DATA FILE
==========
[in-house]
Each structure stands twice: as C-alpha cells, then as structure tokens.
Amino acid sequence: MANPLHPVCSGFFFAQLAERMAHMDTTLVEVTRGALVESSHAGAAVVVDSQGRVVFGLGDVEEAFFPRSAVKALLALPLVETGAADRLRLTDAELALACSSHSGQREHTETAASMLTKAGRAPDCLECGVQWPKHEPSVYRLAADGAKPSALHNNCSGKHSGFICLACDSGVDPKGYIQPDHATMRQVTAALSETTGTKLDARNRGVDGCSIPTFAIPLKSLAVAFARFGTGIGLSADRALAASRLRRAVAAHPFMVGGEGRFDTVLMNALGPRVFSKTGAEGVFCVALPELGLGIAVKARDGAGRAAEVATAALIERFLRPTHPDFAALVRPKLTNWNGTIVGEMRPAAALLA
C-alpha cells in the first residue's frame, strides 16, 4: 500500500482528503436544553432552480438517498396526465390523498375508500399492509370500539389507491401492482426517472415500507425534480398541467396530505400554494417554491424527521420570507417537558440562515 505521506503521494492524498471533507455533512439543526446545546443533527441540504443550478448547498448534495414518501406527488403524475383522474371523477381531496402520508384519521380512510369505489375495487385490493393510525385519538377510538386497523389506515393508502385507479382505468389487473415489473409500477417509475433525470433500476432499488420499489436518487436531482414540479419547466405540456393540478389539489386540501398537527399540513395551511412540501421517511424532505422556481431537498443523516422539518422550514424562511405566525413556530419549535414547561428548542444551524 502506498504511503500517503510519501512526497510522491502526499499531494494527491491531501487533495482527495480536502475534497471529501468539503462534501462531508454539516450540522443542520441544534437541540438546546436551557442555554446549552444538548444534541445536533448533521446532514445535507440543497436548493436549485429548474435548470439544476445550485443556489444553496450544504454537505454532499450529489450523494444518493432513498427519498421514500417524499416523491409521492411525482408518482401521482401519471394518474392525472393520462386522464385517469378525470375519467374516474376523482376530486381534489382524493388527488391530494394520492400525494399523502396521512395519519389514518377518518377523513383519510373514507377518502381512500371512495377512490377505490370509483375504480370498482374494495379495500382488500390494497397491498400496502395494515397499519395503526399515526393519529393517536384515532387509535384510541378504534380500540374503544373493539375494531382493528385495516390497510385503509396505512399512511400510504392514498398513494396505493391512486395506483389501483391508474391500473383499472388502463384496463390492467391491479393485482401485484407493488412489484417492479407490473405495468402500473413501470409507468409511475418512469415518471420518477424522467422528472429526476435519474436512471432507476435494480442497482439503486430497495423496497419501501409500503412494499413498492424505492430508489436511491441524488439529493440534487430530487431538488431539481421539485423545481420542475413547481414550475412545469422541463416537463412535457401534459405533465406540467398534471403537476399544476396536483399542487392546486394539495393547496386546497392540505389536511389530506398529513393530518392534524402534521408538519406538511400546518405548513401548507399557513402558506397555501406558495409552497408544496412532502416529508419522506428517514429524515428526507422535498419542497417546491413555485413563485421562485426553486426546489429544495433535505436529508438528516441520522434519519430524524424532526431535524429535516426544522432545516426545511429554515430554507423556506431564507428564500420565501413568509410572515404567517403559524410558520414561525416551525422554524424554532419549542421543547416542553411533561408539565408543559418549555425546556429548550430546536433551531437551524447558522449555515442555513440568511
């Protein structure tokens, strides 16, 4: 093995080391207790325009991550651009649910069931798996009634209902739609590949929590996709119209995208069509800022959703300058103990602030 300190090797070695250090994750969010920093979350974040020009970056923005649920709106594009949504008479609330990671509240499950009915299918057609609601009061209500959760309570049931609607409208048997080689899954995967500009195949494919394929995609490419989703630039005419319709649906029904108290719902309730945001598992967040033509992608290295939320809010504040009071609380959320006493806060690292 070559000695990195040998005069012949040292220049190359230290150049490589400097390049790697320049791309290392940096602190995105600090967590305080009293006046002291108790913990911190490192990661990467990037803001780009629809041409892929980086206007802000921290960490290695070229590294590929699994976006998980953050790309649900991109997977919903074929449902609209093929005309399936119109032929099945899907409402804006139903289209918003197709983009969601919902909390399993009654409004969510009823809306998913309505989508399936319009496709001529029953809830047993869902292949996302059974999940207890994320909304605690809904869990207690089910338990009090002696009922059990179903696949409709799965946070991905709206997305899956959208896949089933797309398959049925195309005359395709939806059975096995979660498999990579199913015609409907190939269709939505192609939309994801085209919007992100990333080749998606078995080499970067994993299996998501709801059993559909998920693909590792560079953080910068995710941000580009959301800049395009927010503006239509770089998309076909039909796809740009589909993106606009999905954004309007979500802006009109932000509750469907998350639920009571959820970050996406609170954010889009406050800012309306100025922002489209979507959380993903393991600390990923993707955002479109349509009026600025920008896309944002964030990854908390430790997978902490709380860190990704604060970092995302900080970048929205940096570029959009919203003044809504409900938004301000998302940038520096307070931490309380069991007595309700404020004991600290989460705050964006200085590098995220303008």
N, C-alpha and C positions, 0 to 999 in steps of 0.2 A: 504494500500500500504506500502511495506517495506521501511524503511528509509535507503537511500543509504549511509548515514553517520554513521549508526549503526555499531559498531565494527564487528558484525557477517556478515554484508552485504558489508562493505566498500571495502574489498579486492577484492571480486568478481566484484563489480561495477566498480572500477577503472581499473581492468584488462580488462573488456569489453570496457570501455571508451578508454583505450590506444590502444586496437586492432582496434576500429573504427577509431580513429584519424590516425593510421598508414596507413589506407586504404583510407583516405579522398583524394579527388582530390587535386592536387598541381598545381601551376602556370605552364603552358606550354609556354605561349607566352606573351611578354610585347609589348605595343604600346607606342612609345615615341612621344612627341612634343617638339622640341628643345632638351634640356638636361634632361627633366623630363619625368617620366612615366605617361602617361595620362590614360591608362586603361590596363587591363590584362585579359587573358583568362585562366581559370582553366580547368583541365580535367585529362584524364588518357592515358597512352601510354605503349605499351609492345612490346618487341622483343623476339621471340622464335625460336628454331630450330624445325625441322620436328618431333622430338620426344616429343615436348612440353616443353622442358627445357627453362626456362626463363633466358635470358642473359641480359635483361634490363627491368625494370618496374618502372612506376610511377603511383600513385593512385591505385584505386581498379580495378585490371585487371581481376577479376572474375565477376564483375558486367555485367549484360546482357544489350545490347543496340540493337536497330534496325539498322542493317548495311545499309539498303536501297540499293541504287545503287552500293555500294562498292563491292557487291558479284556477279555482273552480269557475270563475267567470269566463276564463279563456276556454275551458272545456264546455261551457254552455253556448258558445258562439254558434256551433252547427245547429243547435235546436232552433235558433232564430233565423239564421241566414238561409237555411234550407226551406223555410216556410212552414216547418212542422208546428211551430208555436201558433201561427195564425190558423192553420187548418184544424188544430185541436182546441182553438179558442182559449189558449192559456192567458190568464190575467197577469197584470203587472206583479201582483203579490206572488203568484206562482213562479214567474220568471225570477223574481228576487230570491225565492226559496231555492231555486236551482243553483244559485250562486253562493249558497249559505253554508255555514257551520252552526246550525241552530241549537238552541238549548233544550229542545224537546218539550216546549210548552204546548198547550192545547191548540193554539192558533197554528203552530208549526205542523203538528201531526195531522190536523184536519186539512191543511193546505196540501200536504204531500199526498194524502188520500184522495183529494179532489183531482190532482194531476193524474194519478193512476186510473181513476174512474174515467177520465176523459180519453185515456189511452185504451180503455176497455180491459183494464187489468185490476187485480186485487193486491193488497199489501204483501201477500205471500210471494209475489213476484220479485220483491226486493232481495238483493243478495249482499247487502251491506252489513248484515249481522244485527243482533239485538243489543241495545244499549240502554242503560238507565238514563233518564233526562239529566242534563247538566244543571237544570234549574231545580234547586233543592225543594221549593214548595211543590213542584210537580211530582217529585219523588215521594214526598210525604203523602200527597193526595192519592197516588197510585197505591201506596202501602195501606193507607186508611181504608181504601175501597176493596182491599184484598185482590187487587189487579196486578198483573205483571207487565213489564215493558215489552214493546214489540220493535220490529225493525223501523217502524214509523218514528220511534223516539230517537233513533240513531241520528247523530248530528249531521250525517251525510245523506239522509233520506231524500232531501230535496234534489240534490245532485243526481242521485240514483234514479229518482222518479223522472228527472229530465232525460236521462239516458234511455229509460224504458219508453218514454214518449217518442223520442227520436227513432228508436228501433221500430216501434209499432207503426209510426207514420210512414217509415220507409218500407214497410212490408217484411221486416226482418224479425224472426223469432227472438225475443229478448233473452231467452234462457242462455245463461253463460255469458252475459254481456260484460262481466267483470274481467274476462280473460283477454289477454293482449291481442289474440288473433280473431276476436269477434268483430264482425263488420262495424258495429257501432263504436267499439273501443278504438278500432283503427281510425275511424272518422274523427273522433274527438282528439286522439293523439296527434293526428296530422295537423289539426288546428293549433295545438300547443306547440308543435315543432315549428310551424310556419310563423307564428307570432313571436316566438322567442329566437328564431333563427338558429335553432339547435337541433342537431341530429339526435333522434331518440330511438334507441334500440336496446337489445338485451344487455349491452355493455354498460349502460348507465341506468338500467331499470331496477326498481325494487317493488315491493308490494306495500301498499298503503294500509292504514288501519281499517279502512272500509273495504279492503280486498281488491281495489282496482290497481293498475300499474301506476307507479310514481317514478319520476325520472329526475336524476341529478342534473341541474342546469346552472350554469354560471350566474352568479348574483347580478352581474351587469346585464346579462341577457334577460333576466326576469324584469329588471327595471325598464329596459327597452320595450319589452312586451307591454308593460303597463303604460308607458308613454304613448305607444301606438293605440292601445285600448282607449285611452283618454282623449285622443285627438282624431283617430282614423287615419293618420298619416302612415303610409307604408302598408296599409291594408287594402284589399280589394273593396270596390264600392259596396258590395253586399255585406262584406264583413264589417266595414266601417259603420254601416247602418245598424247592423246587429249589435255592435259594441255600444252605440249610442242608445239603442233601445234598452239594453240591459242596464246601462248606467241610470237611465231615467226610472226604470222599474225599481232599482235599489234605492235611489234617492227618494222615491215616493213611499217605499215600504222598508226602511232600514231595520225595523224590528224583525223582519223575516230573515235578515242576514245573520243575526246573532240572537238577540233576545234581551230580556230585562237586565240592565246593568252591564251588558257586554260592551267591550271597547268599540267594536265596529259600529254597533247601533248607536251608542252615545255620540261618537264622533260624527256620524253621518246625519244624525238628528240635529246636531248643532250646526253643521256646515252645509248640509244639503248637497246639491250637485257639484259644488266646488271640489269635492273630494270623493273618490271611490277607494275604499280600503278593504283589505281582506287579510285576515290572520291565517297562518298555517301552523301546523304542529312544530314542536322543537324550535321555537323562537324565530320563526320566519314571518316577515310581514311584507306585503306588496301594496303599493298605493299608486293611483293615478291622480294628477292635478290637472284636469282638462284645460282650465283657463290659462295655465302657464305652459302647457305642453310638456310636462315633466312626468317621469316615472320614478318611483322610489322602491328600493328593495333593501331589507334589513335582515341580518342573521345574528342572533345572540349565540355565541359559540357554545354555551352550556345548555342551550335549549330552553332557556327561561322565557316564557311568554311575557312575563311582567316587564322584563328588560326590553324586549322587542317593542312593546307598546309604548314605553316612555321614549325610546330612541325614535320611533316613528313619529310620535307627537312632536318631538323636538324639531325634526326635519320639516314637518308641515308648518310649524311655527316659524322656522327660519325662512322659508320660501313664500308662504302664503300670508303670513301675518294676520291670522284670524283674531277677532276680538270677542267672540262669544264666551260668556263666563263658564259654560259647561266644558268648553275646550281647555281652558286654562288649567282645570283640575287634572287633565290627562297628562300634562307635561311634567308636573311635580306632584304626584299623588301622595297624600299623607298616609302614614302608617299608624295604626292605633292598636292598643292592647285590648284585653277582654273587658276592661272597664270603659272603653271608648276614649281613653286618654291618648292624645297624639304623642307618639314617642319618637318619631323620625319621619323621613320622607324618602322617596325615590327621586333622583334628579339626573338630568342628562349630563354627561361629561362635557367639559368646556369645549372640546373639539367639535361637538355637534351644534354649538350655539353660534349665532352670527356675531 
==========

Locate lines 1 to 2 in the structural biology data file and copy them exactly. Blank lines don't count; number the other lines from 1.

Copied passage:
[in-house]
Each structure stands twice: as C-alpha cells, then as structure tokens.